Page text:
Chocolate Syrup 3/4 water 1/2 cup sugar 5 heaping tablespoons unsweetened cocoa 1/3 cup strong brewed coffee
Place water and sugar in a medium sized sauce pan. Heat on medium high until sugar dissolves. Add cocoa and coffee. Whisk to combine. Bring mixture to a boil, then turn down to a simmer and cook for 3-5 minutes until mixture thickens. Remove from heat and let cool. Pour into squeeze bottles and refrigerate until ready to use.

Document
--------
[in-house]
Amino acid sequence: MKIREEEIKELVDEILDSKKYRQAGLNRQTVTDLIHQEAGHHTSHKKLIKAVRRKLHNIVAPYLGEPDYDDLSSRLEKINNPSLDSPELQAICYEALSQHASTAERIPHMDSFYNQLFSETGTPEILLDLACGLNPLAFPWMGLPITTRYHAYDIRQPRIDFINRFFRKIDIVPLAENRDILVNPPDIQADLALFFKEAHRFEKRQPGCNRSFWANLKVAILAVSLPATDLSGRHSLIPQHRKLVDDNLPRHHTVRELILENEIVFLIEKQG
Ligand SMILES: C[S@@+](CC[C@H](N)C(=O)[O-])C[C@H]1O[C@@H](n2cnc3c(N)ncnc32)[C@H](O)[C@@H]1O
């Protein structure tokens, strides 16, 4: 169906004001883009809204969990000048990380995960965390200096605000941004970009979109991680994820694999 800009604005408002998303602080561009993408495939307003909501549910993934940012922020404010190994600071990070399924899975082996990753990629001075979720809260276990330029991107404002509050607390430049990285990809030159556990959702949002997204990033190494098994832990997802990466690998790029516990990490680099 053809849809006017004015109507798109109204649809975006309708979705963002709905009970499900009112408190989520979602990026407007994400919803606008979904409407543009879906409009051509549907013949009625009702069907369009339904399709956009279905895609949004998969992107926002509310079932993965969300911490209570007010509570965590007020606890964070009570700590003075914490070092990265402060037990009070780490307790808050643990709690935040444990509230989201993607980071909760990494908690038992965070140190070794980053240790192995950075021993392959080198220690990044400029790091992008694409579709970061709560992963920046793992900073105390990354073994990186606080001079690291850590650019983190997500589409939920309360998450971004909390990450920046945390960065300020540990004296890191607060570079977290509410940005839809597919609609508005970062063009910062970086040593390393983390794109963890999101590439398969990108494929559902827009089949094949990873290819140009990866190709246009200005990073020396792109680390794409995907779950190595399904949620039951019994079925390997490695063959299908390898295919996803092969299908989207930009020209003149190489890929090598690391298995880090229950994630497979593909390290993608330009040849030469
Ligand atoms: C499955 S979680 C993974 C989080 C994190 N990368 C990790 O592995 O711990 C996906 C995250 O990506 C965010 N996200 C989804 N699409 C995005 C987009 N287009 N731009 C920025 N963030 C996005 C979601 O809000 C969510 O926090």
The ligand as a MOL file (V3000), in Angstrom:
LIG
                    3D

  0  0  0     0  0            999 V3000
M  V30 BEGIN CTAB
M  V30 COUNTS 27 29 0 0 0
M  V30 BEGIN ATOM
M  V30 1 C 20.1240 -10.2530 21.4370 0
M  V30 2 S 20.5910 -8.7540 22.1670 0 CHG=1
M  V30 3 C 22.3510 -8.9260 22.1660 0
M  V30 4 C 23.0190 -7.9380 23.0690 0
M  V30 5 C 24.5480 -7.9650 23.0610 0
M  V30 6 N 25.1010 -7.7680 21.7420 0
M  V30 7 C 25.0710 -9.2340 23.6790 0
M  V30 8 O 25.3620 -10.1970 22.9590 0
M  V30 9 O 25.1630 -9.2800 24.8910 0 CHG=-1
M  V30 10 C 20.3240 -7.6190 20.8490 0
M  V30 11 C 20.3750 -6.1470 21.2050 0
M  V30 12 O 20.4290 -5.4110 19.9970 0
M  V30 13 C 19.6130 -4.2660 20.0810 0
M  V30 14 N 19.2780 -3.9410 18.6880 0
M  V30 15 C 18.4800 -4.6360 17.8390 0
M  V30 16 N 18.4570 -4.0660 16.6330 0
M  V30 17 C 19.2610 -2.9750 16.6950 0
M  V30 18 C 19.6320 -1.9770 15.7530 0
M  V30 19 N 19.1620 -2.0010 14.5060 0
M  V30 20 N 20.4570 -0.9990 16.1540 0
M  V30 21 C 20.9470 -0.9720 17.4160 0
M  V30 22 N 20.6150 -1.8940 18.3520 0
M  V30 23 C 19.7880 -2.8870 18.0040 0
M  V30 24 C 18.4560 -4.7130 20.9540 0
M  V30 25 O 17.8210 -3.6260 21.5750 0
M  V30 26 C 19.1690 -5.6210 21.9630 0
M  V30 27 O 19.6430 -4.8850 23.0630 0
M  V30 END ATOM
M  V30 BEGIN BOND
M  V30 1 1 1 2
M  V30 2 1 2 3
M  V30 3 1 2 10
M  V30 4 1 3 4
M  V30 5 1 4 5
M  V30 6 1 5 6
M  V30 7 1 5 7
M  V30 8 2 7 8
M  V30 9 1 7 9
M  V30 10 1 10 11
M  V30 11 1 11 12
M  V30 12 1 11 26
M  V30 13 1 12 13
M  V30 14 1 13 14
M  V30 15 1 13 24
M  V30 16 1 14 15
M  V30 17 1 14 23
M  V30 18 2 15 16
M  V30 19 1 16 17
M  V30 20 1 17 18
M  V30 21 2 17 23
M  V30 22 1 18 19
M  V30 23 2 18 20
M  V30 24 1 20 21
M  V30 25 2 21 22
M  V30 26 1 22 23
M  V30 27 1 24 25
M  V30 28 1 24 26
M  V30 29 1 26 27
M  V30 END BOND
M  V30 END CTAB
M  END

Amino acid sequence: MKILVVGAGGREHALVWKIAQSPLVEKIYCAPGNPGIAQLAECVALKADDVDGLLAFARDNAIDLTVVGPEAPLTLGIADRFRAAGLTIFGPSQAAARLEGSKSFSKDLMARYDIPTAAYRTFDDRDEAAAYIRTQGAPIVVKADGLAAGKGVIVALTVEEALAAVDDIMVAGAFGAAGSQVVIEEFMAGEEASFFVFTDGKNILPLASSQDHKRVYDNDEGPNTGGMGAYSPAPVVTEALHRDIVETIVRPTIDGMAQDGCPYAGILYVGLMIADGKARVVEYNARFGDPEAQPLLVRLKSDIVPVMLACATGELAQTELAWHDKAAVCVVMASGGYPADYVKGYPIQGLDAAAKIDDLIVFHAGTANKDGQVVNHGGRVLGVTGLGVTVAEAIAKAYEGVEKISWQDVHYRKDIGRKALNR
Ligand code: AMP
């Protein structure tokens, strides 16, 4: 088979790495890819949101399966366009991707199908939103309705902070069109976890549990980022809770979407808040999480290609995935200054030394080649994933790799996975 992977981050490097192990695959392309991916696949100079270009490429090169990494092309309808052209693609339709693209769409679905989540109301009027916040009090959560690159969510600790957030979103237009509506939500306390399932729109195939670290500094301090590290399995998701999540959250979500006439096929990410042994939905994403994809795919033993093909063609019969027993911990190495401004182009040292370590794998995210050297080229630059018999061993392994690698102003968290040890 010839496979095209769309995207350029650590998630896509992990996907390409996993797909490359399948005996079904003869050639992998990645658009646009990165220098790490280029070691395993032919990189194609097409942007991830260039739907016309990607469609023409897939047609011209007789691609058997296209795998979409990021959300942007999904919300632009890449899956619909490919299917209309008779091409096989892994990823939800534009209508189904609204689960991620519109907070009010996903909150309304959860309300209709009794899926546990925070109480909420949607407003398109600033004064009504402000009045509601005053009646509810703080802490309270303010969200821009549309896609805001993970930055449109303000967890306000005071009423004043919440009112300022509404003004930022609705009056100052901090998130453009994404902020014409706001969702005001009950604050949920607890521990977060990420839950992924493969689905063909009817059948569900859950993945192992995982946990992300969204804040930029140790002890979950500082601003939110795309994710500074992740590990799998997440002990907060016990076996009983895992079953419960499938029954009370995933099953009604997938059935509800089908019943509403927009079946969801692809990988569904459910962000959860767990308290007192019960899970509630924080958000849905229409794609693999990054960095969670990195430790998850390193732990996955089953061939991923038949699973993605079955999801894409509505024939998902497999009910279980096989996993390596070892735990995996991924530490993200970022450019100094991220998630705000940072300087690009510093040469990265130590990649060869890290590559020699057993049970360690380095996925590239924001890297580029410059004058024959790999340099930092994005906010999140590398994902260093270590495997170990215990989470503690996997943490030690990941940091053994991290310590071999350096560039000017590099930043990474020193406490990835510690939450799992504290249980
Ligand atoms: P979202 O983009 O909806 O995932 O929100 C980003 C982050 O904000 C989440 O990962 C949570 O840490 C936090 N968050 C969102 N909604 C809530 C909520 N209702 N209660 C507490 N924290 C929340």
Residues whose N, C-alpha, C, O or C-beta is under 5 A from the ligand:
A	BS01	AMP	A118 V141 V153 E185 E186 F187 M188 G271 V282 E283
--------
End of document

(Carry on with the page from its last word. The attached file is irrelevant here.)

It's a sure sign of Spring when I hear the sound of the peepers in the early evening as darkness falls. Hearing them always reminds me of the time Val pulled our brown Nova 4 door to a halt with me and Jenny in the car one late April night back when I was in high school. Val cranked down her window and commanded us to do the same. We were parked next to a salt marsh somewhere in West Falmouth, I think it was near the post office. She yelled out, "Peepers!" to our horrified teenage ears. We had no idea why my totally "queer" mother was so excited about a bunch of loud noise filling the air. So, it became a joke year after year. You know the kind,when you are a teenager and you mimick your parents out of embarrassment for their lack of coolness? These past couple of weeks I have found myself putting the windows down and driving slower to hear the song of the peepers. Even my friend Sheila gets excited about the sound that heralds warmer days and longer nights. Last year, at the end of her annual Derby party, she ran out as we were getting into the car. She wanted to know if I had heard them, too. We hugged and enjoyed the springtime moment together. I never thought about how "queer" I must now seem, getting excited about of all things, "Peepers!"